Making this selection ultra-versatile is the Lindy Jig Spinner. Clip on this safety-pin style Jig Spinner and turn any jig into a spinnerbait for smallmouths and pike, or a more efficient lure for walleyes in wood cover (fallen trees and logs are common in the BWACW). Ten or more jigs of each size, 50 or more plastic bodies and a few Jig Spinners fit in a compact utility box, and will certainly last the week.
Make room in the jig box for a few lighter versions for panfish and brook trout. A Lindy Bug, Toad, or small jig tipped with a piece of crawler under a slip float can be deadly for brookies, crappies and bluegills. Include a few small jig spoons like the Lindy Frostee because crappies and perch in the Boundary Waters are strict minnow eaters. The flash of a Frostee tipped with a piece of leech or crawler creates a compelling minnow imitator.
Like with the jig, hard-baits that catch a variety of species are best. Include floating minnowbaits, suspending minnowbaits, shad-shaped crankbaits, bass-style crankbaits and lipless crankbaits. Devote one utility box to hard baits. Floating minnows like the Bomber Long A can be trolled shallow for pike, walleyes and smallmouths, or trolled deep behind a heavy in-line Lindy Cent’r Slip No-Snagg Sinker weight for lake trout. Suspending minnows like the Smithwick Rattlin’ Rogue attract every species with a twitch-pause-pull retrieve. Shad-shaped cranks like the Lindy Shadling mimic the body shape of ciscoes, a main forage for many BWCAW gamefish, so make sure some of your cranks feature blue backs. Crankbaits like the Bomber Fat Free Shad can take walleyes, smallmouths, pike and lake trout when pitched or trolled between spots.
Carrying minnows is unrealistic, but leeches and night crawlers are “wilderness friendly” and great for tipping jigs for all species, which brings up another universal fish catcher: The infallible crawler harness or basic spinner rig. Some anglers bring components to match blade sizes and colors to conditions (blades, clevises, and swivels), but who wants to spend precious minutes on a wilderness trip tying spinner rigs? More than 100 pre-tied rigs can be packed in a quart or gallon-sized storage bag, taking up very little space.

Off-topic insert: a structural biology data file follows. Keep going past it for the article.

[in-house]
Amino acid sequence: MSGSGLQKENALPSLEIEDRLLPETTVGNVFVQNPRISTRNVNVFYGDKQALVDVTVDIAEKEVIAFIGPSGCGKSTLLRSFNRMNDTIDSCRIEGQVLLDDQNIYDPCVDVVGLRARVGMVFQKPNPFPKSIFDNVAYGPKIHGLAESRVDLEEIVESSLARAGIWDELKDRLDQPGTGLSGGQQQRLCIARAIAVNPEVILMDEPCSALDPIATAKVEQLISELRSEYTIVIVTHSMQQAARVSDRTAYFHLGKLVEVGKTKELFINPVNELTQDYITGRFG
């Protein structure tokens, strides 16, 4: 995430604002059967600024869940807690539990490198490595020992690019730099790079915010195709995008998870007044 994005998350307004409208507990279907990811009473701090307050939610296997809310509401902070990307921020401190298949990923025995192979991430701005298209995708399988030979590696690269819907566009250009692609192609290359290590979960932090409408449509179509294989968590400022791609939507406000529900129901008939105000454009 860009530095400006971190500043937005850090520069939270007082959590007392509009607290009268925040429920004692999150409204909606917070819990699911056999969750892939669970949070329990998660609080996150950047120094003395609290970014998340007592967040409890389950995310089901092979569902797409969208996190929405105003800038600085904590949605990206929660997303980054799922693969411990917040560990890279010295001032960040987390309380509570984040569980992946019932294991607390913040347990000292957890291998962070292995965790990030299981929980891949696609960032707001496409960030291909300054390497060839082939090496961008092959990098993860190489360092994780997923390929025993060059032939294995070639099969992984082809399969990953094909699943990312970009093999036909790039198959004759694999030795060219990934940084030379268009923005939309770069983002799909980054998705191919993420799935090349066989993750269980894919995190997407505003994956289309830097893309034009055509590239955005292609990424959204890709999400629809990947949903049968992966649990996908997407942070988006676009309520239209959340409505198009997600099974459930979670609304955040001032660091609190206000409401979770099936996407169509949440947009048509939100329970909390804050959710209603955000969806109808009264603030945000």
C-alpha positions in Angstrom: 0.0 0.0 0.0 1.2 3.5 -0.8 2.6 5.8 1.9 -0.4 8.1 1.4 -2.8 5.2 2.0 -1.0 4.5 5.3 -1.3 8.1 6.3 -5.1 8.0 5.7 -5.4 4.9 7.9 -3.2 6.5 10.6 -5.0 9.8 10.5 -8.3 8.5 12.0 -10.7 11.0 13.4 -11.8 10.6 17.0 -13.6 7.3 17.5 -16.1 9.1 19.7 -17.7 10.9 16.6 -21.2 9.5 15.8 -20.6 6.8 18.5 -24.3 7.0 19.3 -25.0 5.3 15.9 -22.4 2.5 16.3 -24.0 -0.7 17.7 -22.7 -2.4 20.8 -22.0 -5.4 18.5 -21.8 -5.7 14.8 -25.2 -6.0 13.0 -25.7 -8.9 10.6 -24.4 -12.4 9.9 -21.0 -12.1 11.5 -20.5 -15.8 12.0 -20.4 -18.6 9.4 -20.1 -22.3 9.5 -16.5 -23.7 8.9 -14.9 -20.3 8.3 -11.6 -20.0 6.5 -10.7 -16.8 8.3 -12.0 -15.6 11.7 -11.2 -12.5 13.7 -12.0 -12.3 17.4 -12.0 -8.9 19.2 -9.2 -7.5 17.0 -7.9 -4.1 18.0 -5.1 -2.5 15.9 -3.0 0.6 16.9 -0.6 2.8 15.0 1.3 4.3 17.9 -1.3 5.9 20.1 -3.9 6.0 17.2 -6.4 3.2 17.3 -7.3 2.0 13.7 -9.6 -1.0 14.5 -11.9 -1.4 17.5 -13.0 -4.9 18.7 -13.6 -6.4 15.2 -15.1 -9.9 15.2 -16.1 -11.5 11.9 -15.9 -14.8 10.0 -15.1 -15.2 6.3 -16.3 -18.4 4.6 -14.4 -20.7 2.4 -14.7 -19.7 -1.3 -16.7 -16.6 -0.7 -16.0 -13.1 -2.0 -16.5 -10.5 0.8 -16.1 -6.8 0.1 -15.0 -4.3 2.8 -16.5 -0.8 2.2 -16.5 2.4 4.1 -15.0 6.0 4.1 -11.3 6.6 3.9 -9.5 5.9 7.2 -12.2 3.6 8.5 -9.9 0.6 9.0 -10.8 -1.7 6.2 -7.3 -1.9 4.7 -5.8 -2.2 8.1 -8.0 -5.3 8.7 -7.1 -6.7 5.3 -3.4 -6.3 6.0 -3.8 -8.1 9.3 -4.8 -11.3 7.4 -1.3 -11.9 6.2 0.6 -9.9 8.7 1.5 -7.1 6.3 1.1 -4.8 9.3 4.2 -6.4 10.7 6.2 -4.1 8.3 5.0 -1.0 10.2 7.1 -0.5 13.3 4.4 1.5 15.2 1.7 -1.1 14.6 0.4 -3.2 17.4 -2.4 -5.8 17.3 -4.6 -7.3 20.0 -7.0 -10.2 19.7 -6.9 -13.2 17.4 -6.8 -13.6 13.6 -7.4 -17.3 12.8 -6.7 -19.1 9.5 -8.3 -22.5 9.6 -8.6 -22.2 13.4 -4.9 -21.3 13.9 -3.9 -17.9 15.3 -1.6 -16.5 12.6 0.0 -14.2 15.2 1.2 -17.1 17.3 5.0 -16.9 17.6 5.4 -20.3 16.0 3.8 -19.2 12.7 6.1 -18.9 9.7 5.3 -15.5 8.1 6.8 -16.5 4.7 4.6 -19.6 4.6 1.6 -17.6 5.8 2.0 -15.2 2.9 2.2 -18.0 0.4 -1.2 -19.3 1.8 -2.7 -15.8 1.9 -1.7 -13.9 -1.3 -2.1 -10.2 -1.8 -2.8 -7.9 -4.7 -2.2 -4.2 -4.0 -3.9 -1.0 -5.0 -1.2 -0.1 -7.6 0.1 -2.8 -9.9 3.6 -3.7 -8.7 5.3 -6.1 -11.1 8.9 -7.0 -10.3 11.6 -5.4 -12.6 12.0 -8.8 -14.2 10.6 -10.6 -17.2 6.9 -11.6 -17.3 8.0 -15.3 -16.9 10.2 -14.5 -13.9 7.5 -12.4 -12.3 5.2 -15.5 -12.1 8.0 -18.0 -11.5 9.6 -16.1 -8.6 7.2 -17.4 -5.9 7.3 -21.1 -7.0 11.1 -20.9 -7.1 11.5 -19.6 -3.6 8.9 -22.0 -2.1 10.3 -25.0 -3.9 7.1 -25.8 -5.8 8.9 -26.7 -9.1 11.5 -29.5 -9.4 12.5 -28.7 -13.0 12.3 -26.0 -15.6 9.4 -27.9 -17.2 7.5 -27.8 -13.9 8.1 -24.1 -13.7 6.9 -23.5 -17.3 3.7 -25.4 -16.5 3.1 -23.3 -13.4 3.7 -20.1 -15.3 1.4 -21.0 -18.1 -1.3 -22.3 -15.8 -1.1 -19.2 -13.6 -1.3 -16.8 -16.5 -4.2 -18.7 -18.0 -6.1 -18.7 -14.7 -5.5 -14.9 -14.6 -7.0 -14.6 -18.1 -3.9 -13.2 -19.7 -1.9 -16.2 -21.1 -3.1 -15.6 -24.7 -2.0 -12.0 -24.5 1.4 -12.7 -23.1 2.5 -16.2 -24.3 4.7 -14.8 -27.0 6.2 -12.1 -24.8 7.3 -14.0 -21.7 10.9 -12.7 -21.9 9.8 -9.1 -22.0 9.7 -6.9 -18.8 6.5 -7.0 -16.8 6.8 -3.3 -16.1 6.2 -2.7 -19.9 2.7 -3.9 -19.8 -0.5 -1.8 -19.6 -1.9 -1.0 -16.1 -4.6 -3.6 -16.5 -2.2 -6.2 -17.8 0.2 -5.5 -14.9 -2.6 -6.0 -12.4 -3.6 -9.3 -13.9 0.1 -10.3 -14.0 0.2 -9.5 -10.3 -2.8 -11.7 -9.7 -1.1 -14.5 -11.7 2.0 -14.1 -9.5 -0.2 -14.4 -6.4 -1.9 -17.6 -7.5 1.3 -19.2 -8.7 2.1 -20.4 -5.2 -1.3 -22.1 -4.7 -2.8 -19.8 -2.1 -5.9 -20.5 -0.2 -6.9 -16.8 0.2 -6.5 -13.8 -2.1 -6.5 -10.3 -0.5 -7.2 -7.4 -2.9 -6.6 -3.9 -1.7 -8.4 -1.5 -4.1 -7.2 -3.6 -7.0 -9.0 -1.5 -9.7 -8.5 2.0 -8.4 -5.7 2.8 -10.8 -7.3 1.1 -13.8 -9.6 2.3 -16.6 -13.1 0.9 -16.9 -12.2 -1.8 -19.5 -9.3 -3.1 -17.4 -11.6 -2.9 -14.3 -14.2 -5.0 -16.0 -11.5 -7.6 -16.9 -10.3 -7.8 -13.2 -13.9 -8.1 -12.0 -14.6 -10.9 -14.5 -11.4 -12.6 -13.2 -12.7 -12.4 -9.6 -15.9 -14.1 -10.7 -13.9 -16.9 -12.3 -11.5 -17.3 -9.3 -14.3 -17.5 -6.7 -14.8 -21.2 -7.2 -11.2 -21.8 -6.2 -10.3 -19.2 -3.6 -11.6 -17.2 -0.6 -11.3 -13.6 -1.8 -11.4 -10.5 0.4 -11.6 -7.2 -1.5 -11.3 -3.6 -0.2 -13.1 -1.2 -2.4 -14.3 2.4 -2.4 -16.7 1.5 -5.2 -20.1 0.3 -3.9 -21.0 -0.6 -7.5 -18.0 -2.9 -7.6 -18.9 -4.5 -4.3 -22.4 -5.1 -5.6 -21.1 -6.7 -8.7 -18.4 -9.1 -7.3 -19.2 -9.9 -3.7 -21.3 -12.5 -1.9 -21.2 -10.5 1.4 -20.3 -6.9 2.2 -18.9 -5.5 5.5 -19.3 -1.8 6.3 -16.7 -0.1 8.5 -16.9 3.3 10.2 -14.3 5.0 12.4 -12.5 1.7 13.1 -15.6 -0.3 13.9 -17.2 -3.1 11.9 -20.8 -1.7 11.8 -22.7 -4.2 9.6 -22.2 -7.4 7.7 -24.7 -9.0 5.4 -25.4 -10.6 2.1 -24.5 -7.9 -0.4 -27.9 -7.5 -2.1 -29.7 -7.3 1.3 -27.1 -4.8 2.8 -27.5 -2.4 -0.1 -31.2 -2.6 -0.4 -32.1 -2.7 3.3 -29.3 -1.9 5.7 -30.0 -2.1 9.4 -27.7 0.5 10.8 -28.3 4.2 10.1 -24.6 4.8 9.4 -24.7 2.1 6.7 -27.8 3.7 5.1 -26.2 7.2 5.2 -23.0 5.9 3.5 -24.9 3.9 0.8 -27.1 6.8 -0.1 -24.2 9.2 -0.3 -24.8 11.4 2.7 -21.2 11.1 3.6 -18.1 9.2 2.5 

Because you must travel light, use snag-free sinker designs like the No-Snagg Sinker so you can cut back on the number you have on hand. A half-dozen each of the Cent’R Slider, No-Snagg and Rattlin’ No-Snagg in sizes from ¼- to ¾-ounce will suffice.
Consider that not all fishing will be from the canoe. You’ll want to fish from camp, too, so pack three or four Thill Pro Series Slip Floats and a half-dozen lighted floats for night fishing, along with a selection of plain bait hooks and a small container of soft shot.
Because you’ll be waging a war of attrition throughout the trip, weight your color patterns heavily toward chartreuse, brown/orange, blue and natural perch patterns. Chartreuse shows up best in stained waters, but many waters are clear, making a case for translucent plastics and natural minnow patterns. Crayfish are prolific in all Boundary Waters lakes, making craw-pattern cranks and jigs key items. Another dominant source of protein is the cisco or lake herring, which reflects a lot of blue. Blue jigs and lures with blue backs get crushed.
This is no “peanut wrangle.” The Boundary Waters have produced Minnesota state records for walleye, brook trout, pike, and lake trout. Make like a Boy Scout and be prepared. Take equipment and lures designed to handle behemoths and bring home no regrets from the wilderness canoe trip of a lifetime.
Groups staying overnight need quota permits and may only enter the BWCAW on the entry date, and must enter through the entry point specified. To apply, contact:
BWCAW Reservation Center
P.O. Box 462
Ballston Spa, NY 12020